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Lot 0024
Egypt, Late Period, ca. 712 - 332 BCE. Life-sized gesso and painted wood, pharaonic burial sarcophagus with overall black ground having red-brown tone face with black and white details, multicolor striped, tripartite wig and wide, intricate aegis floral collar, with falcon headed terminals. The body painted with funerary subjects including the four Sons of Ra,the Goddess Nut, wedjat-eye above Nut’s wings. The ram of Khnum, and figures of Anubis. Large vertical glyph band on front, containing verses from the Book of the Dead, painted in multicolor. Reverse with the sky goddess Nut outstretching her winged arms. 67-1/2"H, complete with upper and lower sections. Crated dimensions are 42"L x 28"W x 20"H, 165 pounds (please inquire about shipping prior to bidding).

Concerning the sarcophagus markings: The only part that needs translation is the panel in front of the legs, containing two columns; the rest are just depictions of individual signs of protection and power, and of gods. There are odd looking signs (indicating that the scribe did not really know what he was copying), and from obvious words signs are either missing or wrong. So the following is not a translation, but rather a paraphrase of what might have been intended.

It seems to start with the traditional "Words spoken by the Osiris X"; however, given the strange shape of some signs it could perhaps also be "The honoured one with Osiris"; for either translation several signs are wrong. Then follows the name of the owner, plus the name of his father and mother; the formula is "X, the son of Y, born to the Lady of the House Z". The names of the son and father cause a real problem, because of the strange shape of the third sign. However, I believe it could be "Men" in both cases. If I am right, this is interesting, because the word "men" is not a real name but means "so-and-so". In ancient Egypt funerary objects (papyri, coffins etc.) were often made in advance, long before a buyer was found. Also the texts were applied to the object before it was bought, but on the spots were the name of the future owner should be, the artist would leave an empty space. Once the item was bought, the artist would add the name of the buyer in those empty spots. This can sometimes be detected, when the colour of the paint is different, or when the name is written in a different hand, or when the name of the buyer did not fit in the empty space.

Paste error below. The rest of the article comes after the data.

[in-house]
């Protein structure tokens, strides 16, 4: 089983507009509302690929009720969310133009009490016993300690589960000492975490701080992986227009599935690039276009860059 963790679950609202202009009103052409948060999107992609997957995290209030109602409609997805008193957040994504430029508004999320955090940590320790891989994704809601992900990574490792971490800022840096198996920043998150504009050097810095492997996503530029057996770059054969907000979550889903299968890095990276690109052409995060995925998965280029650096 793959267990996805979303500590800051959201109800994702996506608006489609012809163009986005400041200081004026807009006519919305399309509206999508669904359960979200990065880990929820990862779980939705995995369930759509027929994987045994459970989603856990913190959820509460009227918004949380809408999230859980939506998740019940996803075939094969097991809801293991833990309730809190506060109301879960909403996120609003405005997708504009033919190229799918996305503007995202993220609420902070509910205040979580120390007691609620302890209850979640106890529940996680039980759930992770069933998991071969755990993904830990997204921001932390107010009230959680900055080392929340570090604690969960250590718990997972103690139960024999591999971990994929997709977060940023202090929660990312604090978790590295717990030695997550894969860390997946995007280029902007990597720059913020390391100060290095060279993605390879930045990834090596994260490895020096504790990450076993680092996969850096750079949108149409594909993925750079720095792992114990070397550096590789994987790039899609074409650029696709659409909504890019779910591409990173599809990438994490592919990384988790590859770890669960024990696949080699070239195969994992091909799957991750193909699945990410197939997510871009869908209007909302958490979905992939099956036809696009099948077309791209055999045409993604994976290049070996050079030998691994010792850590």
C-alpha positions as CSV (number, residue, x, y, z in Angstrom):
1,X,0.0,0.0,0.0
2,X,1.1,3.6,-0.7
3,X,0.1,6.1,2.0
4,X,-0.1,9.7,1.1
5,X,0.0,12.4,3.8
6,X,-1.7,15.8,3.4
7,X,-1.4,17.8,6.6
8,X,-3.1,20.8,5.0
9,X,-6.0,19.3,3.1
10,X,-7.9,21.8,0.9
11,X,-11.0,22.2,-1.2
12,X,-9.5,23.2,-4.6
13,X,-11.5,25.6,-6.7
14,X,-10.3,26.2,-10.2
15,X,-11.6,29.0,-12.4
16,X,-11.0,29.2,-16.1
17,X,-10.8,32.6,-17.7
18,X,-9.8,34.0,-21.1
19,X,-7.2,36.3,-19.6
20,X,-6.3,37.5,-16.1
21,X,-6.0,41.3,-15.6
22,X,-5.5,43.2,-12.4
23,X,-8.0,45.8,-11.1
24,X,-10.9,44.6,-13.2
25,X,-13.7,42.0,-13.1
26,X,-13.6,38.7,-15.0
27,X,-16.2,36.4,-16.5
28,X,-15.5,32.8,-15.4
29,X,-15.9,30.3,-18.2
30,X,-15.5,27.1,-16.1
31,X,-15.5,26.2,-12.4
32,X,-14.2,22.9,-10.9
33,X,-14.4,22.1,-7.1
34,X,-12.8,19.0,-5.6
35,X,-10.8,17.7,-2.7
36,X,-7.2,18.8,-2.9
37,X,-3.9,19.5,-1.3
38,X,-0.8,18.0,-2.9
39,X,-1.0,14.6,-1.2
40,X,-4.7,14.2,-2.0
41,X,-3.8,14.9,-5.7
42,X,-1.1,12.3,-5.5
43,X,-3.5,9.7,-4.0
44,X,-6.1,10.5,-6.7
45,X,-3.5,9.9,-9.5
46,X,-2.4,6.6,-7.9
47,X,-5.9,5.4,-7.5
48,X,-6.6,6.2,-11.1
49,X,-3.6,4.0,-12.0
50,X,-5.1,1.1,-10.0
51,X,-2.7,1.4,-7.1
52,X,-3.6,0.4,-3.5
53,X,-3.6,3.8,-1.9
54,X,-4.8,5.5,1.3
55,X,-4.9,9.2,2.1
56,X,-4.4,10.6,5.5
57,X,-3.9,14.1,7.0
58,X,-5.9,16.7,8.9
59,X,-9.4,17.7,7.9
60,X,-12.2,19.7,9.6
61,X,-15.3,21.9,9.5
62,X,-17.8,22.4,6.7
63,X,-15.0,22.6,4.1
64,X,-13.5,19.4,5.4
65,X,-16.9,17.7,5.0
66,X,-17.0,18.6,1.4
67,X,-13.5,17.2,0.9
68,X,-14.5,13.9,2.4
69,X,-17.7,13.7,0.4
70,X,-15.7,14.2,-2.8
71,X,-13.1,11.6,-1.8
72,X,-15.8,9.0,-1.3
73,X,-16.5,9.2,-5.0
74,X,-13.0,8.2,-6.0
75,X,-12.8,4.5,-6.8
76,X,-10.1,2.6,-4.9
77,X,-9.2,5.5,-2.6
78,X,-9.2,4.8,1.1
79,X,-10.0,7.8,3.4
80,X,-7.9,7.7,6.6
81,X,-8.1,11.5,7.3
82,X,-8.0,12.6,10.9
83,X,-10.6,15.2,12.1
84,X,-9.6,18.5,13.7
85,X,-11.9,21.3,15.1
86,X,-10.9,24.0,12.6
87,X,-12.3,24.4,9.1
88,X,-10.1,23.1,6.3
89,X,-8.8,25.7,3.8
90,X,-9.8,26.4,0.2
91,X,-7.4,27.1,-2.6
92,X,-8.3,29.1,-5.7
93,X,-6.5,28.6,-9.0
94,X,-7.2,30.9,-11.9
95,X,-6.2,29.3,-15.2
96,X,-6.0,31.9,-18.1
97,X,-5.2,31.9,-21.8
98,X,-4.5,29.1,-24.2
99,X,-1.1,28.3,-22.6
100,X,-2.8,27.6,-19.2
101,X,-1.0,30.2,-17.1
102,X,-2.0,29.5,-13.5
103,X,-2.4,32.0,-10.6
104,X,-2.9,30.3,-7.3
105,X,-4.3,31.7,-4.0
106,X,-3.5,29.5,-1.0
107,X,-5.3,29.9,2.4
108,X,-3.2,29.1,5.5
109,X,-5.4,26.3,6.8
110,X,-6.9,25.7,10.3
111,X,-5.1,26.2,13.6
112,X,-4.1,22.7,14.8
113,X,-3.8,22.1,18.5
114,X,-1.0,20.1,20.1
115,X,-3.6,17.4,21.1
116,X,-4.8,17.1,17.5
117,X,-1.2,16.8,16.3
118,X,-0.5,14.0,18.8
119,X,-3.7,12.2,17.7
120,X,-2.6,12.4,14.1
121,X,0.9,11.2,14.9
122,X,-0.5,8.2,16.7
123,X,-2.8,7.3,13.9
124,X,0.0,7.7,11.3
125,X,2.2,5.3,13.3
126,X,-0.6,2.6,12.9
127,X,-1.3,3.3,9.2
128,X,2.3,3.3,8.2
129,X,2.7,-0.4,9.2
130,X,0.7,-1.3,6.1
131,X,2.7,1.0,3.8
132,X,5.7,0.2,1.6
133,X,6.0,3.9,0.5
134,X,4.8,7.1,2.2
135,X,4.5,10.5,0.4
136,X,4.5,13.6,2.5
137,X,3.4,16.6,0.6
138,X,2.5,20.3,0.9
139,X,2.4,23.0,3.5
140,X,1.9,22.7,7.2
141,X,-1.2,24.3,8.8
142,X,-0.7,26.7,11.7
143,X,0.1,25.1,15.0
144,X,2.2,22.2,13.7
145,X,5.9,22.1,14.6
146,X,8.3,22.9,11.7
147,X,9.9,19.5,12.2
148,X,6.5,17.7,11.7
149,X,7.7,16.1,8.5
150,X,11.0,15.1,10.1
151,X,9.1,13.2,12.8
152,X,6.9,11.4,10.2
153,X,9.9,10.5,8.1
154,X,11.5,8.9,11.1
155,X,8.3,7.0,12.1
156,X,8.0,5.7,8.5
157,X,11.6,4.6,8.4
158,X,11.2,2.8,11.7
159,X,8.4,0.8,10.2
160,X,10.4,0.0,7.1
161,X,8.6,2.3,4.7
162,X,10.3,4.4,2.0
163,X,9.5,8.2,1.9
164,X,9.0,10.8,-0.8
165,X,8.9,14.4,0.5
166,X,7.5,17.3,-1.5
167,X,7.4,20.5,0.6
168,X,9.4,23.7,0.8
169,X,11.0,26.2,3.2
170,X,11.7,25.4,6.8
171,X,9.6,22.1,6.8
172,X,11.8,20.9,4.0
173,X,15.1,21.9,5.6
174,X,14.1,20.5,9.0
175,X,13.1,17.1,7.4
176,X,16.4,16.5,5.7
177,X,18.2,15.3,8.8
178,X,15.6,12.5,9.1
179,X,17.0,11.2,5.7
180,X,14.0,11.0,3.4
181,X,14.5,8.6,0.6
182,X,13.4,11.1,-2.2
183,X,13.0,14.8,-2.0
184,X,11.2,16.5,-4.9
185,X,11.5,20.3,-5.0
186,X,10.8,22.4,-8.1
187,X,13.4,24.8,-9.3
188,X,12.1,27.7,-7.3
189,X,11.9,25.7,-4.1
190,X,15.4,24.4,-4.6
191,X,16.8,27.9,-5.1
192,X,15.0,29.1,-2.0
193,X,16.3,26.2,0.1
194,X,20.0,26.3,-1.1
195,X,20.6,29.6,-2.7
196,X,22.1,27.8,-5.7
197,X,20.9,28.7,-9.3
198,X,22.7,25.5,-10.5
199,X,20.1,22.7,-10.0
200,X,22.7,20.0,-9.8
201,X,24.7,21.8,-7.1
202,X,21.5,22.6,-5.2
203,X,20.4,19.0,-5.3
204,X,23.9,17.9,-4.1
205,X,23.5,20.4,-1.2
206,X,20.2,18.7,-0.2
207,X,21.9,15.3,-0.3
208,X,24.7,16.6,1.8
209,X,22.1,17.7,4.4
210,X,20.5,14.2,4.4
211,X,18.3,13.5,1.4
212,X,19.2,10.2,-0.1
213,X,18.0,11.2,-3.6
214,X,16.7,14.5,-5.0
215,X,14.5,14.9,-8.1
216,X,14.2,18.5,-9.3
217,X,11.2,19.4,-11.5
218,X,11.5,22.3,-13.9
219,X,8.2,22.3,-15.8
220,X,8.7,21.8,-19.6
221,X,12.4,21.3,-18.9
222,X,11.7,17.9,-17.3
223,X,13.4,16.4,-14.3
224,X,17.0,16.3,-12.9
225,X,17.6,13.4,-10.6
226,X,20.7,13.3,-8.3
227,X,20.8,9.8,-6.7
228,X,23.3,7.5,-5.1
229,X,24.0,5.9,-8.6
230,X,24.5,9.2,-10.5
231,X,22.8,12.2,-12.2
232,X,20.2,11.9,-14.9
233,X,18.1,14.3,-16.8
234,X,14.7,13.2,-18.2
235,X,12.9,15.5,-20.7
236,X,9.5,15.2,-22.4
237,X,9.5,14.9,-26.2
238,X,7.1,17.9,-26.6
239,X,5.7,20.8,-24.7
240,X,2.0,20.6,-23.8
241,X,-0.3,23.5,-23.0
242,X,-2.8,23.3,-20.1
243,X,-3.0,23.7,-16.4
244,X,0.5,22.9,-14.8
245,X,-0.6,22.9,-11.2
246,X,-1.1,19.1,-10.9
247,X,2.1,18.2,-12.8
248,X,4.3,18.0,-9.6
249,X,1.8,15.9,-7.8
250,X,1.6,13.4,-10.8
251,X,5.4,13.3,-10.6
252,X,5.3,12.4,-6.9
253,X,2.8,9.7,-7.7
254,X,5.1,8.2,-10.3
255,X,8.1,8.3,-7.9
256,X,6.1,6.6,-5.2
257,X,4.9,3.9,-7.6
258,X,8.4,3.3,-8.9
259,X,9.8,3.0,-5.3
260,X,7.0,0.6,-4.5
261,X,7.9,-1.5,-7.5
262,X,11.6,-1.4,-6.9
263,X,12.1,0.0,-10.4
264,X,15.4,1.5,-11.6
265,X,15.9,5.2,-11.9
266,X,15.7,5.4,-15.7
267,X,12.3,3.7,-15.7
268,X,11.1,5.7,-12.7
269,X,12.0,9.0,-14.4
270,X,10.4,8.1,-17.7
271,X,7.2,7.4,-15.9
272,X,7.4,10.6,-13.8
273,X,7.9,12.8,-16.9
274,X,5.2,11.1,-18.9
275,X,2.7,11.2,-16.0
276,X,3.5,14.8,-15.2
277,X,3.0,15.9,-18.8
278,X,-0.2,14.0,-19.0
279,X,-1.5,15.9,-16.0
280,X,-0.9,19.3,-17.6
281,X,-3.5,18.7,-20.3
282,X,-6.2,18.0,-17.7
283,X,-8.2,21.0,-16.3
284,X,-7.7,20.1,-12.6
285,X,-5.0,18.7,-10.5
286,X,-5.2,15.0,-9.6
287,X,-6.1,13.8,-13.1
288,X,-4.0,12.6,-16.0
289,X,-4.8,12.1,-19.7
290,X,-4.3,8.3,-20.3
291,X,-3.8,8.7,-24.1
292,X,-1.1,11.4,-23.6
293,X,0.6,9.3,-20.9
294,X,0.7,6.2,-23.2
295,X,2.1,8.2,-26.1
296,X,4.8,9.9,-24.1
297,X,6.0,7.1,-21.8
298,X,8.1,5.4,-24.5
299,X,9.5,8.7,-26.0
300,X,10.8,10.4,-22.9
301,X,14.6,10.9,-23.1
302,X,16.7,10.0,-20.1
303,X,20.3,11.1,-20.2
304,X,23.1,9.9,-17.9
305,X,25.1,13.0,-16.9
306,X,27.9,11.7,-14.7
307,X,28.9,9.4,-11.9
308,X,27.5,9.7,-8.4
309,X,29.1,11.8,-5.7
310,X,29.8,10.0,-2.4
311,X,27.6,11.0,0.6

Now, most texts were copied from model texts, written on papyrus. To indicate where the name of the future owner should be written on the objects, the model text would sometimes also contain empty spaces. But there are also cases where the model text used another method, namely witing the word "men" instead of the owner. As said, "men" means "so-and-so", it was an indication that the artist who was copying the text should replace the word "men" by the name of the buyer. But sometimes the artist did not realise this, and without thinking copied the word "men" as if it were part of the text. And this is what could have happened on thus sarcophagus as well. So the sarcophagus now reads "the Osiris "So-and-so", the son of "So-and-so", born to the Lady of the House ...", which should have been "the Osiris ... (name of the son), the son of ... (the name of his father), born to the Lady of the House ...". In the second column there is a sign which looks like the sign for "mother" (or the goddess Mut); there is also a combination of signs which might mean "overseer" (quite incertain), and the rest is incomprehensible, mainly because one cannot be certain about which signs are meant.

Ex-private Paris, France Collection, ex-private Texas Collection; comes with permanent European Passport #062372 (see images).

All items legal to buy/sell under U.S. Statute covering cultural patrimony Code 2600, CHAPTER 14, and are guaranteed to be as described or your money back.

A Certificate of Authenticity will accompany all winning bids.


Some normal scattered paint losses, otherwise overall excellent condition.

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Lifesize Ancient Egyptian Sarcophagus - Complete!

Estimate $75,000 - $100,000Jun 13, 2014
Louisville, CO, USA